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Publication Detail
Development of a mouse model of cochlear implantation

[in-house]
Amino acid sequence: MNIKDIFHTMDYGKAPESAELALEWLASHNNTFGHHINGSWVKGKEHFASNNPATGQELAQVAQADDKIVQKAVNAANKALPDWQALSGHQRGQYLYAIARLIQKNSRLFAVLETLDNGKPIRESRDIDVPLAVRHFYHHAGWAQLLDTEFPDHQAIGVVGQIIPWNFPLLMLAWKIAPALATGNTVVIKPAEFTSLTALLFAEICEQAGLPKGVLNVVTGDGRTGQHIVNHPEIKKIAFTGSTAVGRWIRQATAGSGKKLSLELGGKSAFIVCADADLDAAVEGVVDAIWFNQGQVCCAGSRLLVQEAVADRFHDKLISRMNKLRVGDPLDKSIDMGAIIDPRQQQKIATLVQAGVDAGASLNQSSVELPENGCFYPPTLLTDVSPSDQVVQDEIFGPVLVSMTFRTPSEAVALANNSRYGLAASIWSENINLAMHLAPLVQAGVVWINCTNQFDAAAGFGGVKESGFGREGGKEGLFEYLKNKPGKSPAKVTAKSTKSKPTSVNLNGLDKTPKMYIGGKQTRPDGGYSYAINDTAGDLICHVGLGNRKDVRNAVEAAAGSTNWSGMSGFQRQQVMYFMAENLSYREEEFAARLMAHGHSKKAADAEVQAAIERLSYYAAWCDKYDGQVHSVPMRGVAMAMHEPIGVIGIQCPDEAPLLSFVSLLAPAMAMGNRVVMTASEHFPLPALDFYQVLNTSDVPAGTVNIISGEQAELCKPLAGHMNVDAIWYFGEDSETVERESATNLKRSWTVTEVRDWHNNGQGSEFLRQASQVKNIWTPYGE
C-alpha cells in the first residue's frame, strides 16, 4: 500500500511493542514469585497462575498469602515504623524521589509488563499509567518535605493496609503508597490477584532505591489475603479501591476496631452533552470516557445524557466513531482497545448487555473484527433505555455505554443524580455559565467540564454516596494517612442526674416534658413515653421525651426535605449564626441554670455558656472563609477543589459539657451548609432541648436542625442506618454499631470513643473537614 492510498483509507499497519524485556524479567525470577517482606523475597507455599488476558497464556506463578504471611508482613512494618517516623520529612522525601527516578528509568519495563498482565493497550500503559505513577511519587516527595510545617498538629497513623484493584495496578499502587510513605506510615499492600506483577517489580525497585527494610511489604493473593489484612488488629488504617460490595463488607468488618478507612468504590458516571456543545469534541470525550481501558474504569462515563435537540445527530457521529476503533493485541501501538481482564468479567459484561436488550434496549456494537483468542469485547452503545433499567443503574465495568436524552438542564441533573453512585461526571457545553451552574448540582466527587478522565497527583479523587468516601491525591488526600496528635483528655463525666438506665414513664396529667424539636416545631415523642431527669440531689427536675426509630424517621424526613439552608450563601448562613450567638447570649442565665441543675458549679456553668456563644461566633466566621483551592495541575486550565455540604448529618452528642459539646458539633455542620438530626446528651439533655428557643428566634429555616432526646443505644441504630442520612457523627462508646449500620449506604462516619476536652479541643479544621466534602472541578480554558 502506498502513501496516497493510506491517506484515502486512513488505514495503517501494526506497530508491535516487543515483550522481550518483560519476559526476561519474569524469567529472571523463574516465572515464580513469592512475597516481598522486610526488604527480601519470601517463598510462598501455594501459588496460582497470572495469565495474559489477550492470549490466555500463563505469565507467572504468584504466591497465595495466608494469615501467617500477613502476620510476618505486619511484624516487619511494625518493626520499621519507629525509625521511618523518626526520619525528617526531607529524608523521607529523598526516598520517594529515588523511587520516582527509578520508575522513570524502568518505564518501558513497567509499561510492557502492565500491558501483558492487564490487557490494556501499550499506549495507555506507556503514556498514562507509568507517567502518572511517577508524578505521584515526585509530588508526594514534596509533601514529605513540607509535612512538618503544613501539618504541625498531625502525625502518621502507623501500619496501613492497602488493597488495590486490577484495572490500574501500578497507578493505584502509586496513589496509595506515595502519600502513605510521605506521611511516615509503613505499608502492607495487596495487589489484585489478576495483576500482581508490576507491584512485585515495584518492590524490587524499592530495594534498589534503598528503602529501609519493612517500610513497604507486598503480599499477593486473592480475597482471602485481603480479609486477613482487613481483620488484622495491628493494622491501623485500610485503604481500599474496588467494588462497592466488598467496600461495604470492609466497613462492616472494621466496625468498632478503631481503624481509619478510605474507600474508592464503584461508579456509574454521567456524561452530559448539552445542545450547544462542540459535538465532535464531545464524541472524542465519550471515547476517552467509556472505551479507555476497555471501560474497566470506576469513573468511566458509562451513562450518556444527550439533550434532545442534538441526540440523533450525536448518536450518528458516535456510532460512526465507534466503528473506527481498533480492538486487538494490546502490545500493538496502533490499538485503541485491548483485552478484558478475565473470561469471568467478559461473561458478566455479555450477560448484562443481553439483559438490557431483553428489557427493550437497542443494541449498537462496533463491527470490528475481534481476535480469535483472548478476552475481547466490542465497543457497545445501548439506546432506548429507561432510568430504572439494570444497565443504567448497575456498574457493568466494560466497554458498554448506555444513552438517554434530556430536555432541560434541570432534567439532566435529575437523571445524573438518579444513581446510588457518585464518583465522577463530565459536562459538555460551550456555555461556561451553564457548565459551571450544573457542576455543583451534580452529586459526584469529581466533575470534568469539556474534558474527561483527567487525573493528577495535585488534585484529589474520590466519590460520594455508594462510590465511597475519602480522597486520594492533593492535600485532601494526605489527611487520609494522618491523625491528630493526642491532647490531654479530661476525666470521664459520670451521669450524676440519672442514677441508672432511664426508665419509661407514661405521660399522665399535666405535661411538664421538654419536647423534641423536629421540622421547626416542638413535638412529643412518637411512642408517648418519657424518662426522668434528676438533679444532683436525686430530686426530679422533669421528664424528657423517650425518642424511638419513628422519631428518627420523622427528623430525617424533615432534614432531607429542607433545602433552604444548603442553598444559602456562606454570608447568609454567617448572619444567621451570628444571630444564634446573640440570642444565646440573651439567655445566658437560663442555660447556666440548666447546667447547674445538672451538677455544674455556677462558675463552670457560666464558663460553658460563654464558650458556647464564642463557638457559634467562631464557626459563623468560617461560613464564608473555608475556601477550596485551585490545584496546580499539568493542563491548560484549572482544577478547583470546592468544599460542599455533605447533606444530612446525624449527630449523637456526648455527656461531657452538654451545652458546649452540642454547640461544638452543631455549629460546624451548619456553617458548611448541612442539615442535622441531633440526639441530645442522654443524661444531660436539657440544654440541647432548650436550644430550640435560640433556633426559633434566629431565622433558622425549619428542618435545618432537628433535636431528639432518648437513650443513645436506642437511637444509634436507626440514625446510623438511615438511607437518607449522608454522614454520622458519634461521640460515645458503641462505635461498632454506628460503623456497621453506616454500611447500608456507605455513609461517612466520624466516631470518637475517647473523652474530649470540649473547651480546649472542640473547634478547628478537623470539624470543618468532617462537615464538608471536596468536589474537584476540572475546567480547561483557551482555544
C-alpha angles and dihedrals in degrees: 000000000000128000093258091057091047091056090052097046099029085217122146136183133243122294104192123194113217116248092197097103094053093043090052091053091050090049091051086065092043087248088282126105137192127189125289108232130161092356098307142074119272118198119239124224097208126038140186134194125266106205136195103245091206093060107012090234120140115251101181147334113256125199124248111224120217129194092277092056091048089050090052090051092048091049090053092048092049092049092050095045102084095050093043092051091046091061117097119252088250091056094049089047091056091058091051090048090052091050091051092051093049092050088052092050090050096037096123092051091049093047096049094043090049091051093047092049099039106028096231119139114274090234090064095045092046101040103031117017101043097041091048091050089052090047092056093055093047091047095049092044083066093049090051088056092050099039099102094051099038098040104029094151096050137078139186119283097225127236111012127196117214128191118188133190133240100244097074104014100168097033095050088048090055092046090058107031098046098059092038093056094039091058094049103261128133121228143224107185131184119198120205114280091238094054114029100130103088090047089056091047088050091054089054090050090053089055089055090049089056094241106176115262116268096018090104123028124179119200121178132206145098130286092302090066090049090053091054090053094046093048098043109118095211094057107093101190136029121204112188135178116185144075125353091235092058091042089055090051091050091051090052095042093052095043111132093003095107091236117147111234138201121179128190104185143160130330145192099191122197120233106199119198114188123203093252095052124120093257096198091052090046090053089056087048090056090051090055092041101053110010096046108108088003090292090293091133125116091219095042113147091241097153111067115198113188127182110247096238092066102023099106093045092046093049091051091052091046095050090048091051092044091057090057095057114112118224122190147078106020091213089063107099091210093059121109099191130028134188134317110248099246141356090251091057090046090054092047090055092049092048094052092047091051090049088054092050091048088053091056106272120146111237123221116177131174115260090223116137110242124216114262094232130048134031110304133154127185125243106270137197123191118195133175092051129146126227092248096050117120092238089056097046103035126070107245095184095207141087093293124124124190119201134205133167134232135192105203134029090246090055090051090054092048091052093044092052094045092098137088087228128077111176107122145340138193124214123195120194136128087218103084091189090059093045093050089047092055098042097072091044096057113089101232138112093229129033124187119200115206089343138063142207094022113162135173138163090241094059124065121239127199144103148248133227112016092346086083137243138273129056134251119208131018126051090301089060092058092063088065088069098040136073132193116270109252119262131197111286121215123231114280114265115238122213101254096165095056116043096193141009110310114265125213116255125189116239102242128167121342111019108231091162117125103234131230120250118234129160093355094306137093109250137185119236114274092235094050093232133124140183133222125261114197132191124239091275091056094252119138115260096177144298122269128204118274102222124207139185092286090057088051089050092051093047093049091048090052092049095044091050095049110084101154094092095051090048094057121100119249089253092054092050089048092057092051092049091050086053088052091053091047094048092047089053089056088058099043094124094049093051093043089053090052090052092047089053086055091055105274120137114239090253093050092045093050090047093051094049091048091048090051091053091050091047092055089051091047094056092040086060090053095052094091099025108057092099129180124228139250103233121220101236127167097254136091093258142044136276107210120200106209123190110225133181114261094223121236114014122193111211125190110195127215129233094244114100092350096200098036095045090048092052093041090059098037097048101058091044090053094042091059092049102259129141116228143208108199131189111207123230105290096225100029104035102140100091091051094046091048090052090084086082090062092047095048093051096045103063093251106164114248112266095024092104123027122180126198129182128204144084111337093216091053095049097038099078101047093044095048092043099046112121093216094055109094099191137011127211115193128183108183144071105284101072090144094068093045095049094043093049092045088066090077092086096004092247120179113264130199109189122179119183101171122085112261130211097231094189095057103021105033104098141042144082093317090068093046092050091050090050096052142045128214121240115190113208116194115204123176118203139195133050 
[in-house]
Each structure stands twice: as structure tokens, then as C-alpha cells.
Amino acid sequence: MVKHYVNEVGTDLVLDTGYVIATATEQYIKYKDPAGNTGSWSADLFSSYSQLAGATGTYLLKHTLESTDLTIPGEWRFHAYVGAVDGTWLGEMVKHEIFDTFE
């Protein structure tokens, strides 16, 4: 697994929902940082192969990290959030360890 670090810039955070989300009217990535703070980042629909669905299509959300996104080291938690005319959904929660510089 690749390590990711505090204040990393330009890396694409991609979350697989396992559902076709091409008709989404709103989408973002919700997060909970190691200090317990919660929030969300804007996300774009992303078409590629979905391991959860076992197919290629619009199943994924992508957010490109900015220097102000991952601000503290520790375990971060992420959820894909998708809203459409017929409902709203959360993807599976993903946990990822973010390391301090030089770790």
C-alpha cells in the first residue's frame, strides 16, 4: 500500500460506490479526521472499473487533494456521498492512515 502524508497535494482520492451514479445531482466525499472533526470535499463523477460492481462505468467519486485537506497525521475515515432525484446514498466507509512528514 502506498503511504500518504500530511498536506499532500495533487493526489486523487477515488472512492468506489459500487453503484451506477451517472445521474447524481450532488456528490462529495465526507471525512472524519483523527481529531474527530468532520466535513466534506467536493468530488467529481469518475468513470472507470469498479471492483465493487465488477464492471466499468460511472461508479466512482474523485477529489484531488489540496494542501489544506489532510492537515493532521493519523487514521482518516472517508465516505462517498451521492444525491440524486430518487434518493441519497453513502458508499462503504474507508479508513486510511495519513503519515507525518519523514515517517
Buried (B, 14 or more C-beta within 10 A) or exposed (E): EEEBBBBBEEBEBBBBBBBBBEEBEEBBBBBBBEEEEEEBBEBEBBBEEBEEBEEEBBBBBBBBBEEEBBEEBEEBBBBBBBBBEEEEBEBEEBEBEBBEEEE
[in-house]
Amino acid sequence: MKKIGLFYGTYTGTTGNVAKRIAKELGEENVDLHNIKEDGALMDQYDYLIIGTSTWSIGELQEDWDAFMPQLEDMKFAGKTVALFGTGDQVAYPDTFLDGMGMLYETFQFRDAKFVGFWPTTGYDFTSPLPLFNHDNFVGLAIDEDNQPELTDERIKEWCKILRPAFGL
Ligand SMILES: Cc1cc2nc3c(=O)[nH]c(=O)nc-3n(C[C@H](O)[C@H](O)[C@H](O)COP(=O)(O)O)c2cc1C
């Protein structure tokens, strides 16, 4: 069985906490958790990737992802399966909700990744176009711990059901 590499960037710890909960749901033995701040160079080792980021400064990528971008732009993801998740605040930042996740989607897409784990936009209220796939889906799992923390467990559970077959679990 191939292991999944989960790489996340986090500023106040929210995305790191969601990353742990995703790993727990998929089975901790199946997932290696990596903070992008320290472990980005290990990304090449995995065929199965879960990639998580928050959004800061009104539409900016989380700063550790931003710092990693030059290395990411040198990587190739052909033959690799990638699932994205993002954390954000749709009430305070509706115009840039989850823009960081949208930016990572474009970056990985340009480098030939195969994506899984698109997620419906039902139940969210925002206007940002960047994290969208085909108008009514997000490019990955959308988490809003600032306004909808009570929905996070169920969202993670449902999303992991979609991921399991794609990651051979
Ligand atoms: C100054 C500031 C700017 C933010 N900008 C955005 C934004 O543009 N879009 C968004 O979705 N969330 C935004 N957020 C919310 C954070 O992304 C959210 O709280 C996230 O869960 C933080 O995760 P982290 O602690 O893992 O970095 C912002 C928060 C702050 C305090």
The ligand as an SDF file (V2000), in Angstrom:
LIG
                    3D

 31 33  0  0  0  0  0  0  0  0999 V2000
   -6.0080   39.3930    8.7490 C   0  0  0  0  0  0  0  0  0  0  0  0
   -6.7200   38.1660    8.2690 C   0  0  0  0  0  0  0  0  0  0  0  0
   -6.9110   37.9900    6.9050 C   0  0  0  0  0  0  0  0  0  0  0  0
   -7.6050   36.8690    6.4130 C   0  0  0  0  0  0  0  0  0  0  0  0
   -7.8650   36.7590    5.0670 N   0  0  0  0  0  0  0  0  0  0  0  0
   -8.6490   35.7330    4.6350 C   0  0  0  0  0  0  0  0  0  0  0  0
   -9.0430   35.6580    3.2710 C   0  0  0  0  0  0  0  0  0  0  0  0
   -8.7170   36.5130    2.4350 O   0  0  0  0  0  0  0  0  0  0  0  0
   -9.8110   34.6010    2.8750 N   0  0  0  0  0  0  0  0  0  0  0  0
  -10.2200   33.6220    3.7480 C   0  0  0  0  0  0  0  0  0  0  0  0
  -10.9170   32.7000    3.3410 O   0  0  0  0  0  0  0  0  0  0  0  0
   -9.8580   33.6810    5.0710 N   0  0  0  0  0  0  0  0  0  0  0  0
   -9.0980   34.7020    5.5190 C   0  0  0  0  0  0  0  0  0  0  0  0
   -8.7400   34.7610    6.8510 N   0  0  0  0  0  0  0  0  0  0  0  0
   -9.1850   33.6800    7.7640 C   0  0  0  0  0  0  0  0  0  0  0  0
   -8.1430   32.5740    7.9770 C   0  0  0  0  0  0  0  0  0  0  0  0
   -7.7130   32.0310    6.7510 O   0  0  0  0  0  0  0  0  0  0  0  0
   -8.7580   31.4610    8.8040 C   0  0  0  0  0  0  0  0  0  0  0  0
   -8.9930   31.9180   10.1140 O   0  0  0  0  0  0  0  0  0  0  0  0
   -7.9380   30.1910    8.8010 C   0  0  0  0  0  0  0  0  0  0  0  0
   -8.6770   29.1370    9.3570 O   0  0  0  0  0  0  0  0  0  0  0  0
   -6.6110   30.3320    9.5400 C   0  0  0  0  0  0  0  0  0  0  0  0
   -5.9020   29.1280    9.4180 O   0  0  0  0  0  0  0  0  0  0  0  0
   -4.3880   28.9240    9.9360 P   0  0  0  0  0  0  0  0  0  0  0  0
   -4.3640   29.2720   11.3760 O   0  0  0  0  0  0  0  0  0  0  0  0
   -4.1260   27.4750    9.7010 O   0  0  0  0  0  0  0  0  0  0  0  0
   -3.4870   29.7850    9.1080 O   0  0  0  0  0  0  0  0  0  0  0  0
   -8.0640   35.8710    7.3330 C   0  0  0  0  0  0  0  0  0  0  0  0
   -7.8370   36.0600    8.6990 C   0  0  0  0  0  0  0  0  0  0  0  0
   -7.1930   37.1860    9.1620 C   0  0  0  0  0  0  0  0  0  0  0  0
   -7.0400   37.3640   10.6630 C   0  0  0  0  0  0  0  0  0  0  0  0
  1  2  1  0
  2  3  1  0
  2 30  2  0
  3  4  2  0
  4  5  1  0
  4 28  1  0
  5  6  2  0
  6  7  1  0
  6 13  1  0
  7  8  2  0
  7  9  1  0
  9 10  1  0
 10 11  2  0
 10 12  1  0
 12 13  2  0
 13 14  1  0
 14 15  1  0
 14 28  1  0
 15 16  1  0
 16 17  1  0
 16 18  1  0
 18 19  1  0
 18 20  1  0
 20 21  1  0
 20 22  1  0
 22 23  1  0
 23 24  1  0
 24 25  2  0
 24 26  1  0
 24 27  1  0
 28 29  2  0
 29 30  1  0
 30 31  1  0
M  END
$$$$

Introduction: Despite the ongoing developments in cochlear implantation (CI) surgery and improvements in hearing preservation, the benefits gained have been overshadowed by the fact that a proportion of patients have lost part or all of their residual hearing in the implanted ear. The underlying cause of this loss remains unclear and prompts questions regarding the biological effects of CI on cochlear structure and function. Animal models are the only means of assessing the effects of CI at a cellular and molecular level. The range of naturally occurring and genetically-modified mice which mimic human deafness provide excellent opportunities for auditory research. To date, there are very few studies of CI in mice. The main aims were to develop a reproducible and viable technique of mouse CI and assess the response of the mouse cochlea to implantation. Methods: CI via the round window was performed in C57BL/6J mice. Two age groups were chosen to examine the effects of implantation in the early and later stages of hearing loss, and to examine for any implantation-accelerated hearing loss. The contralateral cochlea acted as a control. Auditory brainstem response (ABR) audiometry prior to and at time-points following CI was undertaken. Following sacrifice, cochleae were harvested and prepared for histological examination. Results: ABR analysis showed greater threshold shifts in the implanted ear compared to the control ear post-implantation, but substantial preservation of hearing, especially at the low frequencies. Cone beam computed tomography and light microscopy confirmed correct placement of the electrode array within the scala tympani. Histological analysis showed an inflammatory response and encapsulation of the implant in tissue with features suggesting the presence of fibrosis. Conclusion: The results demonstrate that mouse CI via the round window is feasible and provides a means for exploring the interface between the biological and technological aspects of CI.
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